A loss is a reason to file an insurance claim. Wrecking your car is a loss. Hail damage to your roof is a loss. Someone being injured on your property is a loss.


The amount you pay for insurance coverage. Some insurers offer a discount for paying your full-term premium at once instead of monthly.


Insurance producer and insurance agent are pretty much interchangeable. In some states, insurance producer is actually the official term for someone who sells insurance. Producer is mostly an industry insider term, but since insurance people often forget that not everybody knows or understands insurance terminology, you may hear it thrown around sometimes.


The contract between you and an insurance company/carrier which states the details of what’s covered and what’s not. Your policy or contract is not between you and your agent. Your agent is a middleman and should guide you through the insurance process. They should advocate for you, their customer, in case you need to file a claim.


The cost of insurance set by an insurance company. Rates are complex calculations based on a ton of different factors and historical data. They are also regulated by state departments of insurance.

For example, the rate of homeowners insurance on the Mississippi gulf coast is usually much higher than homes located further inland. The closer to the coast you get, the higher rates can get. The reason for this is that losses due to evens like hurricanes are much more likely closer to the coastline. Insurance companies of course know this, so have to collect more premium from homeowners policies to cover the huge amounts of money they may have to pay out if a catastrophic event occurs.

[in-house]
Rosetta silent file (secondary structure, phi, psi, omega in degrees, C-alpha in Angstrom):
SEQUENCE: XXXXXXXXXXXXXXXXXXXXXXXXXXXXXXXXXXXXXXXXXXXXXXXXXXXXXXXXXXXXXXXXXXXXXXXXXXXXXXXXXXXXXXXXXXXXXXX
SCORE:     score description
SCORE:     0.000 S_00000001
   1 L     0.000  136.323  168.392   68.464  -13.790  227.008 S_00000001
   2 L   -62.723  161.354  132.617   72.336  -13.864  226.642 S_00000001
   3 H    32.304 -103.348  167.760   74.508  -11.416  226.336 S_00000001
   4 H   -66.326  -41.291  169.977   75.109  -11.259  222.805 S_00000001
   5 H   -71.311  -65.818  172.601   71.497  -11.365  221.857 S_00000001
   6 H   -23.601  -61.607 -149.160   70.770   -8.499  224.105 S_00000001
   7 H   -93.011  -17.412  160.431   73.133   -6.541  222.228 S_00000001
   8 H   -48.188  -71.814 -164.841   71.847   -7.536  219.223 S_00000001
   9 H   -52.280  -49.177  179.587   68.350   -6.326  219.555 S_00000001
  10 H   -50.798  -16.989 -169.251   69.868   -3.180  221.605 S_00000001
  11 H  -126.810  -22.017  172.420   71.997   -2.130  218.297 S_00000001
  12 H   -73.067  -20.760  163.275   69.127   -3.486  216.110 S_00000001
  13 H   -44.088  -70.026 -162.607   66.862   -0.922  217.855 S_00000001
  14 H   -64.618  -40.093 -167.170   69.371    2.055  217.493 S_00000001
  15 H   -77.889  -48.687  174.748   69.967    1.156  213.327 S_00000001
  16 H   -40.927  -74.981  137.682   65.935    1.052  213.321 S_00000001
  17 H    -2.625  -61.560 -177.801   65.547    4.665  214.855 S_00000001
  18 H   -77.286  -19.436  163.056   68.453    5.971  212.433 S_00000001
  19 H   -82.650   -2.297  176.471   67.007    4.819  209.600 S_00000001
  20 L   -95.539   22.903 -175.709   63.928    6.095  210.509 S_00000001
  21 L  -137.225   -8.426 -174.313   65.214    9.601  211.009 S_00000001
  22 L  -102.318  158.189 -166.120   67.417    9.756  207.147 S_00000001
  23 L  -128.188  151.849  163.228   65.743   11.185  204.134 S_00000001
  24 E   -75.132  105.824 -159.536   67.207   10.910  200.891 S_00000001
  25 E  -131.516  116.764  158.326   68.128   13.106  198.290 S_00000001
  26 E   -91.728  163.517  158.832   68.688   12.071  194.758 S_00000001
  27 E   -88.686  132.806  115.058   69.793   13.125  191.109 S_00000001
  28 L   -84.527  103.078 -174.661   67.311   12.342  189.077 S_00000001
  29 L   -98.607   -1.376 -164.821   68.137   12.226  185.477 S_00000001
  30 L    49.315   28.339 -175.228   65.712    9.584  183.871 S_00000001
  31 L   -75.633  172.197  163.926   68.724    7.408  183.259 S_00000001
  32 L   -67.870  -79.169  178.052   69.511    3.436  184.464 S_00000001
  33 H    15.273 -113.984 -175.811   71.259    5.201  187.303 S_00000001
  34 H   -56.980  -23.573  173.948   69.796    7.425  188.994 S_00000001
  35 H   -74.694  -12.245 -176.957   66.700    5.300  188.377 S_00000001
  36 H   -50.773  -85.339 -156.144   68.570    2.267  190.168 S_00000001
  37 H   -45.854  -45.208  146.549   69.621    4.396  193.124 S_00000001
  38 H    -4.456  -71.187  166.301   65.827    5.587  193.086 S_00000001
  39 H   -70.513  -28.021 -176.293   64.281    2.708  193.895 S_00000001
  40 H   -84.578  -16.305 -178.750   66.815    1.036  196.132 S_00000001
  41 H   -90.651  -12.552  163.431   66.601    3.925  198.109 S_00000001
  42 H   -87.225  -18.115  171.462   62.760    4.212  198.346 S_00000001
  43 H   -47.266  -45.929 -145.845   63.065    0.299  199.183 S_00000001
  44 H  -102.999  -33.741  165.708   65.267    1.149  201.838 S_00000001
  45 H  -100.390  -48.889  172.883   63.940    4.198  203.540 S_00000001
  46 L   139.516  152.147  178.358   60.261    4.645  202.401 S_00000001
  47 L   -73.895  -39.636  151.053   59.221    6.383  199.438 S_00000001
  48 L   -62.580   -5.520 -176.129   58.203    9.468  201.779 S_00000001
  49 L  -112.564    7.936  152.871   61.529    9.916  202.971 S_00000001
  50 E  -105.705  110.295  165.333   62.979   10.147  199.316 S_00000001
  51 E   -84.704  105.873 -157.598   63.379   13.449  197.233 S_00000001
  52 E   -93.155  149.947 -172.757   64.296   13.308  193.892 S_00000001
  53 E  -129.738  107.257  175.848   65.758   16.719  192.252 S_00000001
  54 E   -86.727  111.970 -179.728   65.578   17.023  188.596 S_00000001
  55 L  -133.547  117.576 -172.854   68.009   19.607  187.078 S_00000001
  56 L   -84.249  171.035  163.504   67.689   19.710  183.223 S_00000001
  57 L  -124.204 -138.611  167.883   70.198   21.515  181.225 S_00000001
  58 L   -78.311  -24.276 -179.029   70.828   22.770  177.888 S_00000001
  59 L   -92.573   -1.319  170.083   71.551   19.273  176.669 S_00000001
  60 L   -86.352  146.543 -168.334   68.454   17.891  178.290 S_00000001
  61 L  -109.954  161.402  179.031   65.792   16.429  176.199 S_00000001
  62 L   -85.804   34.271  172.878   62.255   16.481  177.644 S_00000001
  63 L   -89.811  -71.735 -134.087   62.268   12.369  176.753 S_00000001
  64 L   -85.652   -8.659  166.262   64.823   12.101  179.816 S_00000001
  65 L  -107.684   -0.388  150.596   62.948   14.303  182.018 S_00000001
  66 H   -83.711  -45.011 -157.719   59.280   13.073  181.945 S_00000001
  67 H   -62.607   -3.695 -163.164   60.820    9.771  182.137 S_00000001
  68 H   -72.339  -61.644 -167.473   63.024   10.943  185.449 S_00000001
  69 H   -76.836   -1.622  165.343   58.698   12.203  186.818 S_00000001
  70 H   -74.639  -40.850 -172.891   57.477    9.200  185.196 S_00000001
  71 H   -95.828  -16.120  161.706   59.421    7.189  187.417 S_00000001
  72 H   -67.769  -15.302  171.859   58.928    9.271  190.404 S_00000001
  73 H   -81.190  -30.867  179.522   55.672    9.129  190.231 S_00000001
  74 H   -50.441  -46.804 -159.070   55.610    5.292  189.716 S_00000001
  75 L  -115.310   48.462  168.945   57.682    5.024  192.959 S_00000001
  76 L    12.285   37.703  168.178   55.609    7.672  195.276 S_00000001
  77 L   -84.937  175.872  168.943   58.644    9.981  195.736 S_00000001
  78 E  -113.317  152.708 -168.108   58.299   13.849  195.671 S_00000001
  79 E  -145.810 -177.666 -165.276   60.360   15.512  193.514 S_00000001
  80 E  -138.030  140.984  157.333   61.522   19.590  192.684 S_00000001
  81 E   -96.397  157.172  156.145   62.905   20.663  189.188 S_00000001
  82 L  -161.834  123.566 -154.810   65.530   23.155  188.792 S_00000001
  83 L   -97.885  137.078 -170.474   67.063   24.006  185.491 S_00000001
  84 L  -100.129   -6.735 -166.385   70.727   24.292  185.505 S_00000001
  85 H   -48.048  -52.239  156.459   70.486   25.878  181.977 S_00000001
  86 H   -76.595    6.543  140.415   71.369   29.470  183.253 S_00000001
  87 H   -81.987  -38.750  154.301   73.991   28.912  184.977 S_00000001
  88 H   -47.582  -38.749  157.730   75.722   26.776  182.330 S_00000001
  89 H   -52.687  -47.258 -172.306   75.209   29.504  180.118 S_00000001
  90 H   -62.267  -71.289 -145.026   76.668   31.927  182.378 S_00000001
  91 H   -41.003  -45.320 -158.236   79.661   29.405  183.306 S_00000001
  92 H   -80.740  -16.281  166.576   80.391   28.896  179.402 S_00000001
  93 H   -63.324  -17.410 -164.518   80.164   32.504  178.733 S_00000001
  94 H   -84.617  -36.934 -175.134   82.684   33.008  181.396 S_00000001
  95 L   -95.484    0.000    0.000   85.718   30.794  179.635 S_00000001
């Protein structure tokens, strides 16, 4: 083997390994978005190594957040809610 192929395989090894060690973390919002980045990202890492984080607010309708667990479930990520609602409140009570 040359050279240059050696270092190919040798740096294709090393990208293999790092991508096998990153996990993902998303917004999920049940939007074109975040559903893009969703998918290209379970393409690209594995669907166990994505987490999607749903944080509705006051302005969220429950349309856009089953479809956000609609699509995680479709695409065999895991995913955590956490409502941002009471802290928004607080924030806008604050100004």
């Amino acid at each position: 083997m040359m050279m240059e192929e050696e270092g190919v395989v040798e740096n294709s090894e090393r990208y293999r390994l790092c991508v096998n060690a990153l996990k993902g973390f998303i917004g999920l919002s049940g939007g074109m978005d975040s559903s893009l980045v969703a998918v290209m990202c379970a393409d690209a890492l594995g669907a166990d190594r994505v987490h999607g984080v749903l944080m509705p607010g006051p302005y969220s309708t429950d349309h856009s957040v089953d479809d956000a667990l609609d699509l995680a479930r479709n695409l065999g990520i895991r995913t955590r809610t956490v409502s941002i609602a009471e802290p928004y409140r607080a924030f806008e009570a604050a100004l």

Telematics is a marriage between two concepts. Telecommunications and infomatics (information).

You will typically encounter this with auto insurance. Insurance companies have learned that if they can gather information on driving habits, they can better predict how likely it is for losses to occur. Losses like wrecks and traffic violations.

Many people don’t like the idea of companies tracking their driving information and view it as an invasion of privacy. However, telematics and tracking driving habits really benefits the majority because insurance companies don’t have to set higher rates for everyone. Safe drivers are rewarded with lower rates and poor or unsafe drivers wind up with higher rates because they’re a bigger risk.


The length of time that an insurance policy is in force. All insurance policies have an effective date (when the term begins) and an expiration date. (You’ll often hear insurance agents refer to that as an ex-date.)


This is extra coverage over and above your homeowners and/or auto insurance. Just like a rain umbrella can cover you on top of a rain jacket.

An umbrella policy usually covers losses that are broader or greater dollar amounts than your underlying insurance policy’s limits.


An underwriter or underwriting department is part of an insurance company that individually assesses risks like homes, businesses, etc. to determine whether or not it fits the company’s guidelines and set the proper rate for premium.

Your agent can really help when an underwriter makes a determination on a risk based on faulty information. Underwriters don’t usually live in your area and don’t know you personally, so they don’t always have all the details they need to make an accurate assessment. Your agent can help fill in. the gaps for underwriting so that often a risk they initially rejected is reassessed and accepted giving you the coverage you need.